Eric Greenwood is mentioned in the Village for a Thousand Years.
His name is now commemorated in Harwell Village, where Taylor Wimpey have named their houses “Greenwood Meadows“, and in Great Western Park, the main spine road will change from Sir Frank Williams Avenue to Greenwood Way as it passes the boundary between Didcot and Harwell.
Sir Frank Williams is known for his racing cars, while Eric Greenwood flew fast aeroplanes.
According to Kent History Forum:
There were two Gloster Meteors attempting to gain the World Absolute Air Speed Record on 7 November 1945.
EE454, flown by Group Captain Hugh Wilson RAF, and EE455, flown by Eric Greenwood, chief test pilot of the Gloster Aircraft Company.
Group Captain Wilson flew the three-kilometre course between Herne Bay and Reculver at a new air speed record of 606.25 mph, while Greenwood returned a speed of 603 mph.
The following account by Eric Greenwood is taken from the Argus (Aus) 9 November 1945.
How Speed of 603 MPH was Attained.
Greenwood Tells Amazing Story of Flight.
In this article Mr Eric Greenwood, chief test pilot of the Gloster Aircraft Co, who attained a speed of 603 mph in a Meteor jet plane at Herne Bay (Kent) on Wednesday, tells the story of his runs over the course.
As I shot across the course of three kilometres (one mile seven furlongs), my principal worry was to keep my eye on the pier, for it was the best guiding beacon there was. On my first run I hit a bump, got a wing down, and my nose slewed off a bit, but I got back on the course. Below the sea appeared to be rushing past like a out-of-focus picture.
I could not see the Isle of Sheppey toward which I was heading, because visibility was not all that I wanted.
At 600mph it is a matter of seconds before you are there. It came up just where I expected it. In the cockpit I was wearing a tropical helmet, grey flannel bags, a white silk shirt, and ordinary shoes. The ride was quite comfortable, and not as bumpy as some practice runs. I did not have much time to pay much attention to the gauges and meters, but I could see that my airspeed indicator was bobbing round the 600mph mark.
On the first run I only glanced at the altimeter on the turns, so that I should not go too high. My right hand was kept pretty busy on the stick (control column), and my left hand was throbbing on the two throttle levers.
Hurtled into sky
I had to get in and out of the cockpit four times before the engines finally started. A technical hitch delayed me for about an hour, and all the time I was getting colder and colder. At last I got away round about 11.30am. The Meteor first hurtled into the sky.
On the first run I had a fleeting glance at the blurred coast, and saw quite a crowd of onlookers on the cliffs. I remember that my wife was watching me, and I found that there was time to wonder what she was thinking. I knew that she would be more worried than I was, and it struck me that the sooner I could get the thing over the sooner her fears would be put to rest.
On my first turn toward the Isle of Sheppey I was well lined up for passing over the Eastchurch airfield, where visibility was poor for this high-speed type of flying. The horizon had completely disappeared, and I turned by looking down at the ground and hoping that, on coming out of the bank, I would be pointing at two balloons on the pier 12 miles ahead. They were not visible at first. All this time my air speed indicator had not dropped below 560 mph, in spite of my back-throttling slightly.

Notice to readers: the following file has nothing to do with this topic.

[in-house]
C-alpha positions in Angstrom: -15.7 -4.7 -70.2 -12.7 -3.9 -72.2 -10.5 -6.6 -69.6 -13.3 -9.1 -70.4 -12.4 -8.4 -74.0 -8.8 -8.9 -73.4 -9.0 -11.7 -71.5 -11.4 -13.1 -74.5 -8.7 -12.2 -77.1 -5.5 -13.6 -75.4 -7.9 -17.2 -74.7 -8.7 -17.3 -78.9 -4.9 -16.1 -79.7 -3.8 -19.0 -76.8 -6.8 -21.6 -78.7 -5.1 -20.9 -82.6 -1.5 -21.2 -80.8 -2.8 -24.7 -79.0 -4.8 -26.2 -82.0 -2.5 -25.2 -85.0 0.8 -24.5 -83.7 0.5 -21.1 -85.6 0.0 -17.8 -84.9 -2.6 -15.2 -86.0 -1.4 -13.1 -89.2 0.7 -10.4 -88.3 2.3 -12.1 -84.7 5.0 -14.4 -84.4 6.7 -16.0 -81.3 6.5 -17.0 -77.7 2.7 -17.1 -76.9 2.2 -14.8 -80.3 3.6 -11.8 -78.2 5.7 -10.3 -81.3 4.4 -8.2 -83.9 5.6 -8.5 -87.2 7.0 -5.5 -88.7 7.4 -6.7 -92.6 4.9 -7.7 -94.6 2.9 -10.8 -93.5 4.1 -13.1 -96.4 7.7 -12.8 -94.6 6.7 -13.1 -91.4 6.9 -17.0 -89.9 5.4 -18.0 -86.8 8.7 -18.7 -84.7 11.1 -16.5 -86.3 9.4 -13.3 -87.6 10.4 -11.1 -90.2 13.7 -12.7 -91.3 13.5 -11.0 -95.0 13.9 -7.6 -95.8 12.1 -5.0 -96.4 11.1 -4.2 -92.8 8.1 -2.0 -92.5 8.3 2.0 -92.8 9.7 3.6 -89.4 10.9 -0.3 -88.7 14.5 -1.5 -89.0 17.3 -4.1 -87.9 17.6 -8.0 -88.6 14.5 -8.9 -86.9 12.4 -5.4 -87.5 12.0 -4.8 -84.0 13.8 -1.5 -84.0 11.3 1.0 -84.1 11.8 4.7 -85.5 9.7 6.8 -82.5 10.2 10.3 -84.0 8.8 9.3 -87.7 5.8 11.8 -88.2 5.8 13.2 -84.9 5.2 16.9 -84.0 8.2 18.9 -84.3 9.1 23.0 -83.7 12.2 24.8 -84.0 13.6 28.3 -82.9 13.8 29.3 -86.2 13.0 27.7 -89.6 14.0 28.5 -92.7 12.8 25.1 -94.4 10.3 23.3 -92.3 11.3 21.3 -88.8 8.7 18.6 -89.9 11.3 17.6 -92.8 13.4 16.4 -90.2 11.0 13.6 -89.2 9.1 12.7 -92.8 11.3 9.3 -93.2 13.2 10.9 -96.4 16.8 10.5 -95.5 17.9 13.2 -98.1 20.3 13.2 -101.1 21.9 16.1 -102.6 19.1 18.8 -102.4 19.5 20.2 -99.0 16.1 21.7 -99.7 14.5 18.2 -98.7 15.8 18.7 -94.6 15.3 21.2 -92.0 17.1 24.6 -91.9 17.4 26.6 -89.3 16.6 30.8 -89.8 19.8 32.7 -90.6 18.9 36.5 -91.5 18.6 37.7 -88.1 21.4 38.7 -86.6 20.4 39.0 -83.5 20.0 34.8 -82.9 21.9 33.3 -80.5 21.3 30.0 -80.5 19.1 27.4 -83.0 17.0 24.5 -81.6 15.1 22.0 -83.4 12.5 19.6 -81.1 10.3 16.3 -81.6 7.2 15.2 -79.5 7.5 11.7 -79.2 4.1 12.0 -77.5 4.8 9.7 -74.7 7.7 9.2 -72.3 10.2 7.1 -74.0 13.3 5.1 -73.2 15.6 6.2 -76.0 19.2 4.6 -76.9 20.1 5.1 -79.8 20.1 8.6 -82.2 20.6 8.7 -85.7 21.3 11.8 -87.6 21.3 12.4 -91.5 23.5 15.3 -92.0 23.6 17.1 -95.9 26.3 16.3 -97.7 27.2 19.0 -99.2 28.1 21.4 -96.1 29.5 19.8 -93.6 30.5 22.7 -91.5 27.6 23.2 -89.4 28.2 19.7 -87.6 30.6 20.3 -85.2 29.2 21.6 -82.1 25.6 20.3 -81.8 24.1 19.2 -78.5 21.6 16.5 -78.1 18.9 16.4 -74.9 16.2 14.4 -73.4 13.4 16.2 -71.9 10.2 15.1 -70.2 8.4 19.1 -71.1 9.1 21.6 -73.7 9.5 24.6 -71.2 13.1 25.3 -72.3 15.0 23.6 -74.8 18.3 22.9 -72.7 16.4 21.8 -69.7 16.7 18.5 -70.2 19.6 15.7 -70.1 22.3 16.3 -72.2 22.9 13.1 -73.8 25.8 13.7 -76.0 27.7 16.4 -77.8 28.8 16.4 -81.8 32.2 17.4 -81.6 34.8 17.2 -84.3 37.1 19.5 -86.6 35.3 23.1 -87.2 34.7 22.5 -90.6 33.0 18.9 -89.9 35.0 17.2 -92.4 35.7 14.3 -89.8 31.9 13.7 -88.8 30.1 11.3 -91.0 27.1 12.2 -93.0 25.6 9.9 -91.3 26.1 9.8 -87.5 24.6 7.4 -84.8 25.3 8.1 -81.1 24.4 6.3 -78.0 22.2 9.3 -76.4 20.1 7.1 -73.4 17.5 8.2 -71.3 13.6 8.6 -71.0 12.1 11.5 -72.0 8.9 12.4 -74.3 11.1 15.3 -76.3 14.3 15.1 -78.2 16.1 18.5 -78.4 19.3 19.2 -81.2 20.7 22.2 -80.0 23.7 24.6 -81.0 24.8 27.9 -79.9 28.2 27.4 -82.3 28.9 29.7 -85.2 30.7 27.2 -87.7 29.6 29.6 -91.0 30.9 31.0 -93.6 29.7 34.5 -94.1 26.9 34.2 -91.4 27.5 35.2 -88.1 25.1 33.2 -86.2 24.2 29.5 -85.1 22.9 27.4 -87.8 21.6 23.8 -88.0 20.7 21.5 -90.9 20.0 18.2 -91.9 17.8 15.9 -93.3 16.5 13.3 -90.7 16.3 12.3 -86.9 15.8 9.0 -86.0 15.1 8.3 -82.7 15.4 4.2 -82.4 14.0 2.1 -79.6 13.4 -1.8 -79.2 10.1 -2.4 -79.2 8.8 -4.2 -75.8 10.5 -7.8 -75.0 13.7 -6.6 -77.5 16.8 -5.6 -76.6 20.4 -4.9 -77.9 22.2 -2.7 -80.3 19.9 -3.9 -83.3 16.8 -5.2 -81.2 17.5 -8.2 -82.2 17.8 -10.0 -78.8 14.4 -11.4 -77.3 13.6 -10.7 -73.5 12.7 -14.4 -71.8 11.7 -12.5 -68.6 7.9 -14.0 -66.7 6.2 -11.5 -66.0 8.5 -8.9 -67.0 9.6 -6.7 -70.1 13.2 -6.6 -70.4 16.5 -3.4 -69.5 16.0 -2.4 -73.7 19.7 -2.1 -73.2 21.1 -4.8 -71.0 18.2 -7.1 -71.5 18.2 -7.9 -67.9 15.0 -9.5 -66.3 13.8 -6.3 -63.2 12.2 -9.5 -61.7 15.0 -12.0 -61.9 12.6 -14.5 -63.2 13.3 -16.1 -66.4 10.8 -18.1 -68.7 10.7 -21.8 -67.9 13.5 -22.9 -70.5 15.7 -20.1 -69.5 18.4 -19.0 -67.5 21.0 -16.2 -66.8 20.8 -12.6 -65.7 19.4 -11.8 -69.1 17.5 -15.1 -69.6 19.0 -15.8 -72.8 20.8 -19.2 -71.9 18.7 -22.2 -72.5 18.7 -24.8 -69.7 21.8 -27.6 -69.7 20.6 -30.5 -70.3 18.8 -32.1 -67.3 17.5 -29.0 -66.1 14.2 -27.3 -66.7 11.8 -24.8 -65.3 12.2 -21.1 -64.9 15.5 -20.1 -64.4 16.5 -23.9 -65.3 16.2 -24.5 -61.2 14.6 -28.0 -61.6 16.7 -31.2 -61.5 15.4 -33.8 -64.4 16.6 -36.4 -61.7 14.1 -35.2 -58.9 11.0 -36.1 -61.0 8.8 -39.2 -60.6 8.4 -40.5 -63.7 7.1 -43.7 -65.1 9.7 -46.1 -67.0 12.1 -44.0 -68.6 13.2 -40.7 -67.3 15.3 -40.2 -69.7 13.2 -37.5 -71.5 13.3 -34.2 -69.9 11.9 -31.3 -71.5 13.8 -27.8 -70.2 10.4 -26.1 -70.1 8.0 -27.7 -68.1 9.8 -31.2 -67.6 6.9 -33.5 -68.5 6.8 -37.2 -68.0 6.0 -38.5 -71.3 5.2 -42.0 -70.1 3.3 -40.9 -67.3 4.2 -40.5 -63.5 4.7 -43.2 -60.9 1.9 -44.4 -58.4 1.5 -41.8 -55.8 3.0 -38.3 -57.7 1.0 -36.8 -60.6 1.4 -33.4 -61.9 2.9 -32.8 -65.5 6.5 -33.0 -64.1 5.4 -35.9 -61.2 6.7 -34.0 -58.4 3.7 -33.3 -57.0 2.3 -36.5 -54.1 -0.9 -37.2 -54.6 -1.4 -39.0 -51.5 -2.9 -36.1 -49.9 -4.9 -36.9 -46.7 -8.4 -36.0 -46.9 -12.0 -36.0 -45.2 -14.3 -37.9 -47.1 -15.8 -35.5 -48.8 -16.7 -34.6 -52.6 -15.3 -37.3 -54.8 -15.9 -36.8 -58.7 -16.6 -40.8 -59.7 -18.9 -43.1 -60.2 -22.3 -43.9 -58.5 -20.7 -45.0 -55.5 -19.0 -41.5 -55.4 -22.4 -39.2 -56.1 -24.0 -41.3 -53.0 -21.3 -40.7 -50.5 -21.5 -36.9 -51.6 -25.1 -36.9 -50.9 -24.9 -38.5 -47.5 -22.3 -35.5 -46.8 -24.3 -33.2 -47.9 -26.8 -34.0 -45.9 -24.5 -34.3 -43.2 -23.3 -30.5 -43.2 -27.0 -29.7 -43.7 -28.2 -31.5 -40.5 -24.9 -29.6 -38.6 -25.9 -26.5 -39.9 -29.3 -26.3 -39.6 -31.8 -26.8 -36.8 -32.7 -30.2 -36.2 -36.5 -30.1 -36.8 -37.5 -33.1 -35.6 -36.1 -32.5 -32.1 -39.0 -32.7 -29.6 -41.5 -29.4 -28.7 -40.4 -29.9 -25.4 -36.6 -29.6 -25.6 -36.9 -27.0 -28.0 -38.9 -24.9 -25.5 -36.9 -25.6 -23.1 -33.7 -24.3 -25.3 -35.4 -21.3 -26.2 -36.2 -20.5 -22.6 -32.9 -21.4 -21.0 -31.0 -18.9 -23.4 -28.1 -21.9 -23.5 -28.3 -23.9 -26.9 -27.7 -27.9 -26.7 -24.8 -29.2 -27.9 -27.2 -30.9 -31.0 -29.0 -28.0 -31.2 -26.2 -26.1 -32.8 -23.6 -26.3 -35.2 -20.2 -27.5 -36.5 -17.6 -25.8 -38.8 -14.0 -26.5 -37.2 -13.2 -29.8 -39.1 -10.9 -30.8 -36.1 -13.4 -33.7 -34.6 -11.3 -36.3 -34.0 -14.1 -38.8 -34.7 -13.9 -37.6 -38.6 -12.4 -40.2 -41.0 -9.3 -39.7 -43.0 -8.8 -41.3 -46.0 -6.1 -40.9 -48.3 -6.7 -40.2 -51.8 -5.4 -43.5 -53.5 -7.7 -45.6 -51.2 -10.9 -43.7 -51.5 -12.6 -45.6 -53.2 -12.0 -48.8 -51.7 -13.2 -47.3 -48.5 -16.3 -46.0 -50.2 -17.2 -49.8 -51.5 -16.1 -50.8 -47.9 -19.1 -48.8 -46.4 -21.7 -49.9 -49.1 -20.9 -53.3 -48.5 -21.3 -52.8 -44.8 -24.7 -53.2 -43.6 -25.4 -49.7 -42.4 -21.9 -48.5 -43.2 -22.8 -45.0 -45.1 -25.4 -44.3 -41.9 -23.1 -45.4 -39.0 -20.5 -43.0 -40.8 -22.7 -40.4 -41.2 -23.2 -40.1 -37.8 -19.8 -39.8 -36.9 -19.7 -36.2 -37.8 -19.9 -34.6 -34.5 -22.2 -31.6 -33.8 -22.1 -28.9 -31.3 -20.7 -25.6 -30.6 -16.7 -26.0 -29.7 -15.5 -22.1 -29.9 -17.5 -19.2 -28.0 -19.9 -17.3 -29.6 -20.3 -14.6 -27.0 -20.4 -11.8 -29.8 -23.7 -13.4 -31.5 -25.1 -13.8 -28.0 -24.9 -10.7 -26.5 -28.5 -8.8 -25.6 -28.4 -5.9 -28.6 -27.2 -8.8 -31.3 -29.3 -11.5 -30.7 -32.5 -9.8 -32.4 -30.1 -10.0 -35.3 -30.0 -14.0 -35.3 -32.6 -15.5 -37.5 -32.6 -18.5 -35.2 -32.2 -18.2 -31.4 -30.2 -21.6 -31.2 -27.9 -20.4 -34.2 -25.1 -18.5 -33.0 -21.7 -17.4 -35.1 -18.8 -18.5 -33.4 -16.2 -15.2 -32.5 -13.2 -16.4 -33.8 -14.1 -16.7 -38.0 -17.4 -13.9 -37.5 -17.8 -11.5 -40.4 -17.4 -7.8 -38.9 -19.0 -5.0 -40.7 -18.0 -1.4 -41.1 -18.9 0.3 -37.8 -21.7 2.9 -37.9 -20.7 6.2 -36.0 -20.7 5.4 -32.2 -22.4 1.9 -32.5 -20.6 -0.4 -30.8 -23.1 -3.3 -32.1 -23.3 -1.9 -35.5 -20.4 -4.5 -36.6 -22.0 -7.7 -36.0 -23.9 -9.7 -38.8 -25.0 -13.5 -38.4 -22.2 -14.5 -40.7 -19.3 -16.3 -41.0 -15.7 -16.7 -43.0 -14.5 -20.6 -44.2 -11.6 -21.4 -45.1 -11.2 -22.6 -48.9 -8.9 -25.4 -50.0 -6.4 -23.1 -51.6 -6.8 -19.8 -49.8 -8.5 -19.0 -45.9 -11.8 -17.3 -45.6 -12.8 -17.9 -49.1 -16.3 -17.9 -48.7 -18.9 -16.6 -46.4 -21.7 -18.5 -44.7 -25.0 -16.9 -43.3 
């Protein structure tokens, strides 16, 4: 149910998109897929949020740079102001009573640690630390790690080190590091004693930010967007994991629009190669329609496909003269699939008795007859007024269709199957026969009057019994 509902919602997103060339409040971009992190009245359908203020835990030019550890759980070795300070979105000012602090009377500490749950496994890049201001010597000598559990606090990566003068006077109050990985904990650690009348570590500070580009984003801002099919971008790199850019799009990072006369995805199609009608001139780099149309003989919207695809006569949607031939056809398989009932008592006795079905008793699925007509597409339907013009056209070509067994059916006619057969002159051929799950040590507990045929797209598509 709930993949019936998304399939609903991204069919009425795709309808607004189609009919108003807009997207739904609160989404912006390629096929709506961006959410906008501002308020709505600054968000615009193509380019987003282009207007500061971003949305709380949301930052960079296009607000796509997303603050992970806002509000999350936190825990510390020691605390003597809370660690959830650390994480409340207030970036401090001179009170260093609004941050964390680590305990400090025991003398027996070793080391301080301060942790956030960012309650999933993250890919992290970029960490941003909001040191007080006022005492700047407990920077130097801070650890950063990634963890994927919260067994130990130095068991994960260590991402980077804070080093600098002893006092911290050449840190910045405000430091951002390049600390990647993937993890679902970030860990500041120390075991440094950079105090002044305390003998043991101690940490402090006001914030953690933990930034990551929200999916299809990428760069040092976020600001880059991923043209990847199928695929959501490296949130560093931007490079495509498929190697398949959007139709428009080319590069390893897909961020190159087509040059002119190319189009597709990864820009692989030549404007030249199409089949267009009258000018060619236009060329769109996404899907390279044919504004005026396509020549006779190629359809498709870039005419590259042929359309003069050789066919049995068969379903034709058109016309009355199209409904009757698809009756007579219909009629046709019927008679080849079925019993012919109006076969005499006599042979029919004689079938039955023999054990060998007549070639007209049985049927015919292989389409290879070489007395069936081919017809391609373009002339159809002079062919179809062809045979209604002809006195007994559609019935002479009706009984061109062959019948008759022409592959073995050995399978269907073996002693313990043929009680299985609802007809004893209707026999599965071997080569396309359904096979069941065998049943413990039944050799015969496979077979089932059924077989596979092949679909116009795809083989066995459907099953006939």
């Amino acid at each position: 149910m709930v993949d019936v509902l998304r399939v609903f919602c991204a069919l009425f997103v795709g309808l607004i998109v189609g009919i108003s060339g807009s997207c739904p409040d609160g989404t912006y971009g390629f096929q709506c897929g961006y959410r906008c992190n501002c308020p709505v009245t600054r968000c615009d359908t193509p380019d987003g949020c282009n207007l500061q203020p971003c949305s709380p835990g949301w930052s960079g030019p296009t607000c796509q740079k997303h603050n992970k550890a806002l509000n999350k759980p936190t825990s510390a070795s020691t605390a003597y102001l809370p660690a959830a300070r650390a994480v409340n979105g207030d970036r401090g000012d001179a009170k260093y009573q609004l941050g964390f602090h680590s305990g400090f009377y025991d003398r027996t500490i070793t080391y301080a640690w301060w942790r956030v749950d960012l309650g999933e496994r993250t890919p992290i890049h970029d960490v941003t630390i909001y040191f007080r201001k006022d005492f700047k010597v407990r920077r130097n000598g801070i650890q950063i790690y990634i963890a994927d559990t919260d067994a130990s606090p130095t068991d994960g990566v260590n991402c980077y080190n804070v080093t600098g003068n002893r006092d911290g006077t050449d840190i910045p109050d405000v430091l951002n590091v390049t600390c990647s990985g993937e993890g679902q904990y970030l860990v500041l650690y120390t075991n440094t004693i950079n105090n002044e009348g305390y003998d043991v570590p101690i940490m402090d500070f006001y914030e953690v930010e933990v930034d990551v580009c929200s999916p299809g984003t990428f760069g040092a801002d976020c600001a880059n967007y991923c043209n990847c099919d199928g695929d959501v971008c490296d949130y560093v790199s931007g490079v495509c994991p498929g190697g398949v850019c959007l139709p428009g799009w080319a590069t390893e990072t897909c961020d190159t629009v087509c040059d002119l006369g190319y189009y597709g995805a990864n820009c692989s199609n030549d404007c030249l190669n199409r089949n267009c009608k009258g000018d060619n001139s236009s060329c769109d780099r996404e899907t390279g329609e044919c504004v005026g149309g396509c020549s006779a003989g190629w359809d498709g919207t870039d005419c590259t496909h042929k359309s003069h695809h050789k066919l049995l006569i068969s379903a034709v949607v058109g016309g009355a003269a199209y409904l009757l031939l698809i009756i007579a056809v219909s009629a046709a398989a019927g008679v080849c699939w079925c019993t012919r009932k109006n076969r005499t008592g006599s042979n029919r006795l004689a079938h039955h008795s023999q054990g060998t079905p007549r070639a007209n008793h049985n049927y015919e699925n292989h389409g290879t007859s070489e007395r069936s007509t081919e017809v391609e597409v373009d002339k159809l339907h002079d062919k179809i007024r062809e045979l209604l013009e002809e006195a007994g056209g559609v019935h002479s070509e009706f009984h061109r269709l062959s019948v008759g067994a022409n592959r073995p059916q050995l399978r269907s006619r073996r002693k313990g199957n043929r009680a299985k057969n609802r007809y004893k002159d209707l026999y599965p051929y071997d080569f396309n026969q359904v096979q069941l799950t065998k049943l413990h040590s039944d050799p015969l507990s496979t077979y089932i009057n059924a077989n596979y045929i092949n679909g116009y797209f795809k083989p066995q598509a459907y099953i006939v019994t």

Then the guiding light flashed from the pier, and in a moment I saw the balloons, so I knew that I was all right for that.
On the return run of my first circuit the cockpit began to get hot. It was for all the world like a tropical-summer day. Perspiration began to collect on my forehead. I did not want it to cloud my eyes, so for the fraction of a second I took my hands off the controls and wiped the sweat off with the back of my gloved hand. I had decided not to wear goggles, as the cockpit was completely sealed. I had taken the precaution, however, of leaving my oxygen turned on, because I thought that it was just that little extra care that might prevent my getting the feeling of “Don’t fence me in.”
Normally I don’t suffer from a feeling of being cooked up in an aircraft, but the Meteor’s cockpit was so completely sealed up that I was not certain how I should feel. As all had gone well, and I had got halfway though the course I checked up my fuel content gauges to be sure that I had plenty of paraffin to complete the job.
I passed over Manston airfield on the second run rather farther east than I had hoped, so my turn took me further out to sea than I had budgeted for. But I managed to line up again quite satisfactorily, and I opened up just as I was approaching Margate pier at a height of 800 feet. My speed was then 560 mph.
Shook base of spine
This second run was not so smooth, for I hit a few bumps, which shook the base of my spine. Hitting air bumps at 600 mph is like falling down stone steps – a series of nasty jars. But the biffs were not bad enough to make me back-thottle, and I passed over the line without incident, except that I felt extremely hot and clammy.
At the end of my effort I came to one of the most difficult jobs of the lot. It was to lose speed after having travelled at 600 mph. I started back-throttling immediately after I had finished my final run, but I had to circuit Manston airfield three times before I got my speed down to 200 mph.
Two British Pathe films of the record breaking flight. The first shows the speed recording equipment being set up, the second the record breaking flight.
There’s also an ITN clip